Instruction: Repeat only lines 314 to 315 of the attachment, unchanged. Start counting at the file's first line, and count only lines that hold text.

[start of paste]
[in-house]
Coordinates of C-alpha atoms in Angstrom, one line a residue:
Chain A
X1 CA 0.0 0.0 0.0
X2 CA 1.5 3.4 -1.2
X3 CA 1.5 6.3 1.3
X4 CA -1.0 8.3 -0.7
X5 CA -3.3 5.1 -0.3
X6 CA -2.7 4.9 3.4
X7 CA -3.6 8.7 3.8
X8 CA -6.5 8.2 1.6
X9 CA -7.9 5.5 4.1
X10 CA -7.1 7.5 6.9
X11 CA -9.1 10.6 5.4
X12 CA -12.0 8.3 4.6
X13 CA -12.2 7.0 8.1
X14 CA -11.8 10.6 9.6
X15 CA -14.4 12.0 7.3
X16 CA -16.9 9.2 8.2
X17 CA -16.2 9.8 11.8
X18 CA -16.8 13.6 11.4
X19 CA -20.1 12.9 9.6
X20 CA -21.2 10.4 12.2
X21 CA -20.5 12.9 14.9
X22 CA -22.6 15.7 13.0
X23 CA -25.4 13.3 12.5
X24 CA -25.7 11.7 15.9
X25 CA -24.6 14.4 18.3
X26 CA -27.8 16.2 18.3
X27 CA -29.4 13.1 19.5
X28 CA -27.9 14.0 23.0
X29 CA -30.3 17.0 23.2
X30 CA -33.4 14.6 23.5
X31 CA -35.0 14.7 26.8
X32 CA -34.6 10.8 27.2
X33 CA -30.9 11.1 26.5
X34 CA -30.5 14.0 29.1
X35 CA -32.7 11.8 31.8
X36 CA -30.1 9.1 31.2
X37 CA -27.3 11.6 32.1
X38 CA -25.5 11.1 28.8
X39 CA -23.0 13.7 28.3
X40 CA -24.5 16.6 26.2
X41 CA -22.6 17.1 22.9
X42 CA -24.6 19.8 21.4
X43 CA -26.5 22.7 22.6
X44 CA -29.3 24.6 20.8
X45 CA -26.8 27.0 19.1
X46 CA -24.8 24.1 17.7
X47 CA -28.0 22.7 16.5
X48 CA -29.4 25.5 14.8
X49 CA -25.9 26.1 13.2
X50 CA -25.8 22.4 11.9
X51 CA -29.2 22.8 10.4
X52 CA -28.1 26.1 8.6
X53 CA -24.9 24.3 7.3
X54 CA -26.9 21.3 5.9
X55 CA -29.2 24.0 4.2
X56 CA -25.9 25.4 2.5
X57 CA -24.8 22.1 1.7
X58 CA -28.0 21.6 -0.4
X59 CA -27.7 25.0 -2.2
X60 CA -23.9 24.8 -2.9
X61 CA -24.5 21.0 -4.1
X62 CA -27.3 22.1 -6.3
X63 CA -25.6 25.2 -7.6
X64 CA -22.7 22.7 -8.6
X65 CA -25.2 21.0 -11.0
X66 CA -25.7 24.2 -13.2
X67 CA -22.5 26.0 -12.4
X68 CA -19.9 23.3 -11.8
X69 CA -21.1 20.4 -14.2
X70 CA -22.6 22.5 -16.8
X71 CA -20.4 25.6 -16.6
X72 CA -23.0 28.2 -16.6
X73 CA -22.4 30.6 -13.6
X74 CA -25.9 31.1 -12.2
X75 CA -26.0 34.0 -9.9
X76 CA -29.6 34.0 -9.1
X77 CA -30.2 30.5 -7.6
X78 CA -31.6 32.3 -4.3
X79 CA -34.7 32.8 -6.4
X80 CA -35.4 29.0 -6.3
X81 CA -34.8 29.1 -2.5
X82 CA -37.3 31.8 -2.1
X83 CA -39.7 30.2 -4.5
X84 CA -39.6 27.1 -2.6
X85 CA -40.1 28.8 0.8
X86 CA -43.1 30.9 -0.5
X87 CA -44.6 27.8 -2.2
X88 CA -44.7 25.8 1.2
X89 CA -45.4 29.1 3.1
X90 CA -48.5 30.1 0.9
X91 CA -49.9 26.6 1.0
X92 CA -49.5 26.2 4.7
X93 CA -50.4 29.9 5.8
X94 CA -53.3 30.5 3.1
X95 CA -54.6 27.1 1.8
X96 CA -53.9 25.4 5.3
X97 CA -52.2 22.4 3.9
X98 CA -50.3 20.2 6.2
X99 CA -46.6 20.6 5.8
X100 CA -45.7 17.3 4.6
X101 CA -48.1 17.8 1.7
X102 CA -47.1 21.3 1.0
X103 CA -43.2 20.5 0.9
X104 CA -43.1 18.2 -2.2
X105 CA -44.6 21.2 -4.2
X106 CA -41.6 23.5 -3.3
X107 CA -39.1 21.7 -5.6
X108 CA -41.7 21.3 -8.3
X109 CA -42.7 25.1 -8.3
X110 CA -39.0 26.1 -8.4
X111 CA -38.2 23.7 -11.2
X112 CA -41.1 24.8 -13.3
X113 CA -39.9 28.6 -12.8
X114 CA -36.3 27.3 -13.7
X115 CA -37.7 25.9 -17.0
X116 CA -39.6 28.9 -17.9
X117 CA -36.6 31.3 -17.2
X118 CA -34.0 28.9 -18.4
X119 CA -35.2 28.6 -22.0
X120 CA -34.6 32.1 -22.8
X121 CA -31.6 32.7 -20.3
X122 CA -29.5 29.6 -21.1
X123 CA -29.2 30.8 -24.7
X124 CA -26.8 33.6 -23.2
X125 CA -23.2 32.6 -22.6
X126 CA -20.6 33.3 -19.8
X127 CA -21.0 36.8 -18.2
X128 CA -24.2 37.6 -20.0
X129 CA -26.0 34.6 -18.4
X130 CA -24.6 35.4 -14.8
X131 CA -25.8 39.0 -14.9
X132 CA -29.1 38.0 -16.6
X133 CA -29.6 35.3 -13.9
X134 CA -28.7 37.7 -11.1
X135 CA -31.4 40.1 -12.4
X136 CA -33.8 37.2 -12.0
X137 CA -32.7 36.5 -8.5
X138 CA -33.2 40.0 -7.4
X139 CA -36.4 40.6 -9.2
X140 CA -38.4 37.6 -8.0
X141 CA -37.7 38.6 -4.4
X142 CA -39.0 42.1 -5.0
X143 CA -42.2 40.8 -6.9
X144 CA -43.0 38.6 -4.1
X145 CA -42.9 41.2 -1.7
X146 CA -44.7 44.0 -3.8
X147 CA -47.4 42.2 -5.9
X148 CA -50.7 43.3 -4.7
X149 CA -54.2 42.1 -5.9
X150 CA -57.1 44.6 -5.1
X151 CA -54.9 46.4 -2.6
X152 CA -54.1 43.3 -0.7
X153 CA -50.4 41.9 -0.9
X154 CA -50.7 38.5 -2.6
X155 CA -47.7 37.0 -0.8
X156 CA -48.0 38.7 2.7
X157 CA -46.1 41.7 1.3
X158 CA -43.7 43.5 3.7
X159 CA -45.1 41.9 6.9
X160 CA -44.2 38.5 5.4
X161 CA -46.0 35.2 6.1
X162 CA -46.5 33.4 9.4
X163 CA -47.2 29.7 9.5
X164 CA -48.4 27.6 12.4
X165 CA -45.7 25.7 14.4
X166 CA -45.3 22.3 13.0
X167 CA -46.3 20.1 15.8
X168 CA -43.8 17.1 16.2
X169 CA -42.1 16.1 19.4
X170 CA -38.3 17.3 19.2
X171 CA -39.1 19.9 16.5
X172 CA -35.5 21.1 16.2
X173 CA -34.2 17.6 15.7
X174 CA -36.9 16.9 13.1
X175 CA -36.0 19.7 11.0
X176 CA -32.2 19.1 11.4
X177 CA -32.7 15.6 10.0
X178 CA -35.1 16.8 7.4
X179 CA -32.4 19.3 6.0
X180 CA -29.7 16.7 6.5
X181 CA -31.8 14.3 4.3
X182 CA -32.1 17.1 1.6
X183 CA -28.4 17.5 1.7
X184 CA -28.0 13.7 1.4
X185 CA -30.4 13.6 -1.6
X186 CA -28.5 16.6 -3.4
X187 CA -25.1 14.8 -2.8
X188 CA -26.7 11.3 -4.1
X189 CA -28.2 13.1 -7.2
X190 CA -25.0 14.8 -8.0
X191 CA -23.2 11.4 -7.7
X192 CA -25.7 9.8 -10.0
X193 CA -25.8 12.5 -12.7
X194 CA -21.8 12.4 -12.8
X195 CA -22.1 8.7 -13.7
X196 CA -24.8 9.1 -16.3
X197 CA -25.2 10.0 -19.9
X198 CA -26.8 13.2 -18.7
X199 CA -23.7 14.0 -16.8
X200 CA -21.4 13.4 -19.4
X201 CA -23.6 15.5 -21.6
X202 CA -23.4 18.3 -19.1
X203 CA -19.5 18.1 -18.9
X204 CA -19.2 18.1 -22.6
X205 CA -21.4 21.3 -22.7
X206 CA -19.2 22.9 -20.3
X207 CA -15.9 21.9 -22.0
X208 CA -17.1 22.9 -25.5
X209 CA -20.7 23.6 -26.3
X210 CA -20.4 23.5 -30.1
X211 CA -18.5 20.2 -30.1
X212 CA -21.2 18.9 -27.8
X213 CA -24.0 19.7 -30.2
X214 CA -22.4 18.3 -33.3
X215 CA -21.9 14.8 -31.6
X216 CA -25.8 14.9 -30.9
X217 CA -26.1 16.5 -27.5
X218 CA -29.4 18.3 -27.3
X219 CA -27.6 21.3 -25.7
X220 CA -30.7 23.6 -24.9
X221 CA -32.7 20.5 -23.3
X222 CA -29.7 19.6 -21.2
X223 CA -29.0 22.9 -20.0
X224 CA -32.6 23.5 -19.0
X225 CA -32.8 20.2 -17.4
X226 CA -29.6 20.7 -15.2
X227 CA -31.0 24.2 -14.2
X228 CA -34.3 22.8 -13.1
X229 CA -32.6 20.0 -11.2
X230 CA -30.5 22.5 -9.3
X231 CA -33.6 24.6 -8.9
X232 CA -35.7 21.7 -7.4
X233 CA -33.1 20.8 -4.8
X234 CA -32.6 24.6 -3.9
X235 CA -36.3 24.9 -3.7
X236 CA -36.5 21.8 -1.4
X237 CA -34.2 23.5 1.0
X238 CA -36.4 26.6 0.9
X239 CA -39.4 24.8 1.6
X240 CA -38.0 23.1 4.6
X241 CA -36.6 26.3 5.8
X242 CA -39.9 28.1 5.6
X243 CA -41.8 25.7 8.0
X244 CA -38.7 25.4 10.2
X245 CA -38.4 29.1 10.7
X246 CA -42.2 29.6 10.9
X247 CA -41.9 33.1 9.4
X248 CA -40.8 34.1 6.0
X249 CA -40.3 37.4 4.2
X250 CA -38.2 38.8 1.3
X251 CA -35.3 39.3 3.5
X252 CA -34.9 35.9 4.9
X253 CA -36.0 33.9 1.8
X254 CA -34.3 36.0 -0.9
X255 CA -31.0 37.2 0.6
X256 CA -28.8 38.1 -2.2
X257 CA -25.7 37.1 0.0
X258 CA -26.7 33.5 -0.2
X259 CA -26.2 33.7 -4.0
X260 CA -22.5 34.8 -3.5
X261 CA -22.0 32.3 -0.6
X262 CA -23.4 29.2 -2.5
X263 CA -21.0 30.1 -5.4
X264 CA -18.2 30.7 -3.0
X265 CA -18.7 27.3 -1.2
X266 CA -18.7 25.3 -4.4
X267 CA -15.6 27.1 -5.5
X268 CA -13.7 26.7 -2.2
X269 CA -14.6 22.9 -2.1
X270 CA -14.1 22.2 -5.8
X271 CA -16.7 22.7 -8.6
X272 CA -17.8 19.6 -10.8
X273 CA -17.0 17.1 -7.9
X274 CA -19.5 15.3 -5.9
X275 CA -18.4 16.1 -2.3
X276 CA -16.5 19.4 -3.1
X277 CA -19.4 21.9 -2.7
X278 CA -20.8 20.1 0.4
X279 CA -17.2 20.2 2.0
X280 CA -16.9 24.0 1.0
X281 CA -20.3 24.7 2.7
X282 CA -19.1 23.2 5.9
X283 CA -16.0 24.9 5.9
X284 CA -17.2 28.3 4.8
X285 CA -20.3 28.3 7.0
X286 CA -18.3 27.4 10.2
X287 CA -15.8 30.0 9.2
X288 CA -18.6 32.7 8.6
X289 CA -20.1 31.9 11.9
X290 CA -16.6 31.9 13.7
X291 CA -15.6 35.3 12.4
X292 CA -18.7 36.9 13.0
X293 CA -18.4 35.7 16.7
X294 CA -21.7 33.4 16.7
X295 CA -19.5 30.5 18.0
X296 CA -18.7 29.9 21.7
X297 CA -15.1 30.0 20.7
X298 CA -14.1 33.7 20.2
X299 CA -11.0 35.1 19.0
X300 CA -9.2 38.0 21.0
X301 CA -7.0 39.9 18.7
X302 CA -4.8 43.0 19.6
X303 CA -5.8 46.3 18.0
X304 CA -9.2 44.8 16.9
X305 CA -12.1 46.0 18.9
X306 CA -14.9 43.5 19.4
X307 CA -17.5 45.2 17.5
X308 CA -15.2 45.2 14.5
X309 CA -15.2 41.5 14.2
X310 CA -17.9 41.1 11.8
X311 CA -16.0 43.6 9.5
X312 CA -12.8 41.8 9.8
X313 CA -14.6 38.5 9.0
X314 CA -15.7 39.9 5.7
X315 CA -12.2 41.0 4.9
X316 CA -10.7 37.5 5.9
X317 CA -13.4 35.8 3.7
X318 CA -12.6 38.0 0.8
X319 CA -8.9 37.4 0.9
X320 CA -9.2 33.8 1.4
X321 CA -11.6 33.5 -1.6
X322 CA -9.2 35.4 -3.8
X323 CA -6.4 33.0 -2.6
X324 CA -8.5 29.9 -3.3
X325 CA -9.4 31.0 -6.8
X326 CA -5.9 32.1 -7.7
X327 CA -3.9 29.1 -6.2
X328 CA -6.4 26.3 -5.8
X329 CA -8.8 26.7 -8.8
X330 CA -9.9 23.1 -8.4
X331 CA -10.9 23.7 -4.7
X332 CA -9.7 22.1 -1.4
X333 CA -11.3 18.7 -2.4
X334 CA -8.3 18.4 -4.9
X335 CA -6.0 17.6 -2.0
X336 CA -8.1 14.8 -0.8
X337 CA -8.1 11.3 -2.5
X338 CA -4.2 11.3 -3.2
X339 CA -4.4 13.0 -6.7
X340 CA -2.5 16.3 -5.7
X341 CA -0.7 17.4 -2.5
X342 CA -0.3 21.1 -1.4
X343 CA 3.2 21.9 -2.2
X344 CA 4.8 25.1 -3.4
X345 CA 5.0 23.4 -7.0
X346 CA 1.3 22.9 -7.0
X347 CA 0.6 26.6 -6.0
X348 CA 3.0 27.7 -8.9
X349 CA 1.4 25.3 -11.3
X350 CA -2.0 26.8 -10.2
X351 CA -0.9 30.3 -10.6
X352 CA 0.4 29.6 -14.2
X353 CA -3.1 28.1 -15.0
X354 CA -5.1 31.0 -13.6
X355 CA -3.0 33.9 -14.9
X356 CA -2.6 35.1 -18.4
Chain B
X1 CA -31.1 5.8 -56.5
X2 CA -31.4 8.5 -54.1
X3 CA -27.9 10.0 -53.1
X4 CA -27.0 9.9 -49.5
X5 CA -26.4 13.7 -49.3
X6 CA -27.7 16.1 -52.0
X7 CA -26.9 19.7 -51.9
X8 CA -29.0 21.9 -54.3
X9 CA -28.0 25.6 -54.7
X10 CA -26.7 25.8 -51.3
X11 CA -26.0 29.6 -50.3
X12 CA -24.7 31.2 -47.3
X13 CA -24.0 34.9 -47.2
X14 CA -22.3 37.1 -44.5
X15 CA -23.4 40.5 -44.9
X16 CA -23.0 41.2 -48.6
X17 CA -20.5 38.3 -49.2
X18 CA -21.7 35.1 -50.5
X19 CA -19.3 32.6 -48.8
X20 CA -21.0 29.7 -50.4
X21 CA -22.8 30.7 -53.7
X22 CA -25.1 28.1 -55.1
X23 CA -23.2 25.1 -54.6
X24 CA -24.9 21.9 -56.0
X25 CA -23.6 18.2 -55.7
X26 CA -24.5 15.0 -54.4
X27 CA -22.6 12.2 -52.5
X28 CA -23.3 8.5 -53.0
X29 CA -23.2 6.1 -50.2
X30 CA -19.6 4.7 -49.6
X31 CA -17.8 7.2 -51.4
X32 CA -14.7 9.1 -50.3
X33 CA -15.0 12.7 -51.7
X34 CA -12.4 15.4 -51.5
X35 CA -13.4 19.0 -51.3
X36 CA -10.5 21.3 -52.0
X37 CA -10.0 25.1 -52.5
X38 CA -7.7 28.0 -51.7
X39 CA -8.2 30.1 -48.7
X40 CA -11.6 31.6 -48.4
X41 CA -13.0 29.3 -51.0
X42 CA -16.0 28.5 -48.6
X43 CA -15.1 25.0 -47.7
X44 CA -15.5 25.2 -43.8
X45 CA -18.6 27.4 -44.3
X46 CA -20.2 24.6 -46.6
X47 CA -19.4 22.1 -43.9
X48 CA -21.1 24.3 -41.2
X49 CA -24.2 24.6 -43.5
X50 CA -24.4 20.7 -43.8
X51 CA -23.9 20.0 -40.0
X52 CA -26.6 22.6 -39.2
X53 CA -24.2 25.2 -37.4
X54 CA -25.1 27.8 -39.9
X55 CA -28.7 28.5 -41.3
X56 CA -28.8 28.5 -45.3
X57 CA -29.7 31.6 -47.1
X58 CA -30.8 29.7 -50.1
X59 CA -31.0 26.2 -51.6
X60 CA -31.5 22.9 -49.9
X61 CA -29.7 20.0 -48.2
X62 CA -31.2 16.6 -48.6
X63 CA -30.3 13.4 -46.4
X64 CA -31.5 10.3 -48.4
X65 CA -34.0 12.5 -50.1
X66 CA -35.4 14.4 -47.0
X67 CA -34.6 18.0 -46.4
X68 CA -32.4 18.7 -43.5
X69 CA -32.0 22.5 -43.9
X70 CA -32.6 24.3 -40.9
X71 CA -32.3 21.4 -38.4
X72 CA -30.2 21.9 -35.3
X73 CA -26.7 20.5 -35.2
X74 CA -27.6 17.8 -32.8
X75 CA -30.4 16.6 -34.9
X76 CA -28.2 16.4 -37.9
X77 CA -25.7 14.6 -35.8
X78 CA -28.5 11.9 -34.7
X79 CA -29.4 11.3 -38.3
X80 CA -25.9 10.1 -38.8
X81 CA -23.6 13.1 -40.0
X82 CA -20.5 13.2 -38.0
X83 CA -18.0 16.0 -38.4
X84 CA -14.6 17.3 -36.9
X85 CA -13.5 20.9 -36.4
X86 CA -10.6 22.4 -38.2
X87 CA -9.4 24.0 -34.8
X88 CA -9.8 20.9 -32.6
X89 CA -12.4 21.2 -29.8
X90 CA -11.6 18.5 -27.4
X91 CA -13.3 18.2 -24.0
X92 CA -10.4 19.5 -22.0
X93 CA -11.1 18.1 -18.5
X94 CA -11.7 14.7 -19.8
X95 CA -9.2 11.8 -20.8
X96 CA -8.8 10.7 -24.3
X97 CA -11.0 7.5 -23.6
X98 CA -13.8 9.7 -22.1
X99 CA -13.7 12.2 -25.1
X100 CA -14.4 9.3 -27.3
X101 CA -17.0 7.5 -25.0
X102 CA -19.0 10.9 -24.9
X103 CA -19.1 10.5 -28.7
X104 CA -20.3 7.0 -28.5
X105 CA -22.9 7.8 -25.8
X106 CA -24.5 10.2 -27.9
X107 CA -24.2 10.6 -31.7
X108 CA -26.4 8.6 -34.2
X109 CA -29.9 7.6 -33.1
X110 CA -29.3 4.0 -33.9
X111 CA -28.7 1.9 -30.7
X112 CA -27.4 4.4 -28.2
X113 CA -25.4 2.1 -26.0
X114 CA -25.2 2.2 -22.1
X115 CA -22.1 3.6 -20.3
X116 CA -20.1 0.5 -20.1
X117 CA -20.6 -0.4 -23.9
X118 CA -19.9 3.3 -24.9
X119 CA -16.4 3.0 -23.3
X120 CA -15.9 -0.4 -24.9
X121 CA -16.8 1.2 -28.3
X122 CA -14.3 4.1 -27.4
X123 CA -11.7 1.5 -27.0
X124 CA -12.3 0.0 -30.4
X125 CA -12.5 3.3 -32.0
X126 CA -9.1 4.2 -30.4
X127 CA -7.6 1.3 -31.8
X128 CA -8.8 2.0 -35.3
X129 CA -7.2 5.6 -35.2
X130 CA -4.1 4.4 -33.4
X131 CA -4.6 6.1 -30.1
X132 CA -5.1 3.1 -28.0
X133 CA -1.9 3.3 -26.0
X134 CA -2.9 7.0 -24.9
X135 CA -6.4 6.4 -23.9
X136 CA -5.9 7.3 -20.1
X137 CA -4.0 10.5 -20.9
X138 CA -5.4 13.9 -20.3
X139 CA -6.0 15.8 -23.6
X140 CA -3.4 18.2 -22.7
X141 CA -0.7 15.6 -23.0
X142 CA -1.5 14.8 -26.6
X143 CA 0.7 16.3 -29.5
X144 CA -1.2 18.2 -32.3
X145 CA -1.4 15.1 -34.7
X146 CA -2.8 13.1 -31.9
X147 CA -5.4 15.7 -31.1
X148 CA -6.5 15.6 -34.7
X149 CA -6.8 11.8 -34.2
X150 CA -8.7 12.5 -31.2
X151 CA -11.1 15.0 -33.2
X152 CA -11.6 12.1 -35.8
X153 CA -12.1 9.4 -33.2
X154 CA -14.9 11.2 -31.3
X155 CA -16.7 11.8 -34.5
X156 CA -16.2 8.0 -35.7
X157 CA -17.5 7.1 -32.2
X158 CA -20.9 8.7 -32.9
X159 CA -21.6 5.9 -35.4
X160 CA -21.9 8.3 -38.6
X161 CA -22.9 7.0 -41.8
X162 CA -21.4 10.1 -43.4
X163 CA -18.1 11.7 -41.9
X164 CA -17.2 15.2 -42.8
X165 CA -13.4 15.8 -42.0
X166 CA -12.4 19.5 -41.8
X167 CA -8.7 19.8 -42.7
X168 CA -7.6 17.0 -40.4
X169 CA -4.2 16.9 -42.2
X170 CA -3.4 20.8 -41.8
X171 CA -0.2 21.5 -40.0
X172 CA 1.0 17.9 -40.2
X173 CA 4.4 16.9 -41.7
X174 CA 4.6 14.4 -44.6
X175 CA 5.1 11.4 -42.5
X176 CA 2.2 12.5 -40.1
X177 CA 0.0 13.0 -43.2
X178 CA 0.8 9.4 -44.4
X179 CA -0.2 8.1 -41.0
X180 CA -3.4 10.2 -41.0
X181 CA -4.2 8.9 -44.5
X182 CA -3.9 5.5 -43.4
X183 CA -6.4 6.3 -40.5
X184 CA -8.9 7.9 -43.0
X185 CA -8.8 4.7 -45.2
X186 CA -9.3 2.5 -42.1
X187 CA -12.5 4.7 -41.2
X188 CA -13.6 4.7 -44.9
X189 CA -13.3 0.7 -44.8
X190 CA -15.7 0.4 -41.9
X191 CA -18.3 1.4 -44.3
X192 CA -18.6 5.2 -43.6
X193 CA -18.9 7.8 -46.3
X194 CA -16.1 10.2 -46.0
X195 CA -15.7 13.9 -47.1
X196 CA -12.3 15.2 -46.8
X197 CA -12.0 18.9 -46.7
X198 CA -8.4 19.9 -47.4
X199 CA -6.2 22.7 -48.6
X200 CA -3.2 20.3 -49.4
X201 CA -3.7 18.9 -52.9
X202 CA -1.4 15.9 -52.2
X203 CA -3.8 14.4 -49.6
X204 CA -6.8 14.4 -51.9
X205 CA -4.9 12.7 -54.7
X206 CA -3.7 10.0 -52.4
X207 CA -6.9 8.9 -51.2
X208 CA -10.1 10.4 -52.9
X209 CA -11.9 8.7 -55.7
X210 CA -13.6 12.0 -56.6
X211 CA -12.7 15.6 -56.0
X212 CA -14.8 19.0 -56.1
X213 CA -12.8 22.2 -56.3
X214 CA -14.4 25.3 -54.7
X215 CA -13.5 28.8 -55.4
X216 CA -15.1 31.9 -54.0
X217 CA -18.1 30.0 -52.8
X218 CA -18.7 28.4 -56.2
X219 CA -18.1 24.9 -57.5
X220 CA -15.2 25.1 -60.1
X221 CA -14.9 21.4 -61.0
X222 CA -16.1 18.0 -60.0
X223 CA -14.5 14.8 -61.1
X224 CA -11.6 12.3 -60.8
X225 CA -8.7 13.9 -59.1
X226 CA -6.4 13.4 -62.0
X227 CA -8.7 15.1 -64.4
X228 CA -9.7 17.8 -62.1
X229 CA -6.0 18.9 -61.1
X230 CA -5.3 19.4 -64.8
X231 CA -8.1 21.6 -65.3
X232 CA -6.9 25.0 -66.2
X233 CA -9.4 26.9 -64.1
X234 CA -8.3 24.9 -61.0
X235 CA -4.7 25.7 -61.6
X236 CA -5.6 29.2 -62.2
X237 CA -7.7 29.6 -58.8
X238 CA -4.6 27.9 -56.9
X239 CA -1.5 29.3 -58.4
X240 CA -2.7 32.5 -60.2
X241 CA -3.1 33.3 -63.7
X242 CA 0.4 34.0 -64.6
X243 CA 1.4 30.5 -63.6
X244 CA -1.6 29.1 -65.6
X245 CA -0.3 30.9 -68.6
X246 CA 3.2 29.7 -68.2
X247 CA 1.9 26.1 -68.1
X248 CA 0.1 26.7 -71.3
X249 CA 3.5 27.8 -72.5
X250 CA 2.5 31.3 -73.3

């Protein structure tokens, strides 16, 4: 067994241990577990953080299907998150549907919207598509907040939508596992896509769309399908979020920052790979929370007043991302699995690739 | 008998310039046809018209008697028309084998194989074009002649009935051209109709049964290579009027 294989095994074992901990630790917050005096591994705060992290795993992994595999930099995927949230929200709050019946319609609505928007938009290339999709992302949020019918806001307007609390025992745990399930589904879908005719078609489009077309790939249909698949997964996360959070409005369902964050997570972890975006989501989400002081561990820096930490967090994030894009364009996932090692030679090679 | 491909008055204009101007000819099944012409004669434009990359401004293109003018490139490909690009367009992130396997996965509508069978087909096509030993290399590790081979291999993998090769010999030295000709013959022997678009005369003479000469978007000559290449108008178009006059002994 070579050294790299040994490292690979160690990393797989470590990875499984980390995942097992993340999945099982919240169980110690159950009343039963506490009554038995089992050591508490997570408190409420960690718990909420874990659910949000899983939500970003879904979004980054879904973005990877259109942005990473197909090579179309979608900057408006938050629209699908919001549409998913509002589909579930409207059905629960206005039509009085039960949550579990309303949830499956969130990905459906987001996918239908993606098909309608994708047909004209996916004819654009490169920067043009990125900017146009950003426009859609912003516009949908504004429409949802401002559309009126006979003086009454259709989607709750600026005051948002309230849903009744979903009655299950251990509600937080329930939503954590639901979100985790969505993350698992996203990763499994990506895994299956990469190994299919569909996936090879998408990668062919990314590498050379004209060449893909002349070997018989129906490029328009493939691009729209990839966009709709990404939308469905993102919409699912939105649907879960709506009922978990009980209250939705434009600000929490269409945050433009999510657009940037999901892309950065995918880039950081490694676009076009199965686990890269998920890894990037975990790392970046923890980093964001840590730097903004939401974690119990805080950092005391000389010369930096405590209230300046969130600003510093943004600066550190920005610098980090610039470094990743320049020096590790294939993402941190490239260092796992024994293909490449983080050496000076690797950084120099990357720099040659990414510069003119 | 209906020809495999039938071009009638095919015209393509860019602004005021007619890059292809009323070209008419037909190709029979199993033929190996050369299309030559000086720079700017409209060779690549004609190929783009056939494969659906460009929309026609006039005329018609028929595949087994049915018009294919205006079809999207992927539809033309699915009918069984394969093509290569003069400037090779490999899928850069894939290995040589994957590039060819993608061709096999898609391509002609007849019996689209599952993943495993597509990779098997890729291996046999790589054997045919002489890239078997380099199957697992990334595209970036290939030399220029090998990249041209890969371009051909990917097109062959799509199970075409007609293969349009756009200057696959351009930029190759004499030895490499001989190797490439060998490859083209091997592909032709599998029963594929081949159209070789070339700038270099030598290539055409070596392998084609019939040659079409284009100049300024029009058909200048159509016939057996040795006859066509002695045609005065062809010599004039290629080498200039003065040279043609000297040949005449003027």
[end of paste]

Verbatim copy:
X311 CA -16.0 43.6 9.5
X312 CA -12.8 41.8 9.8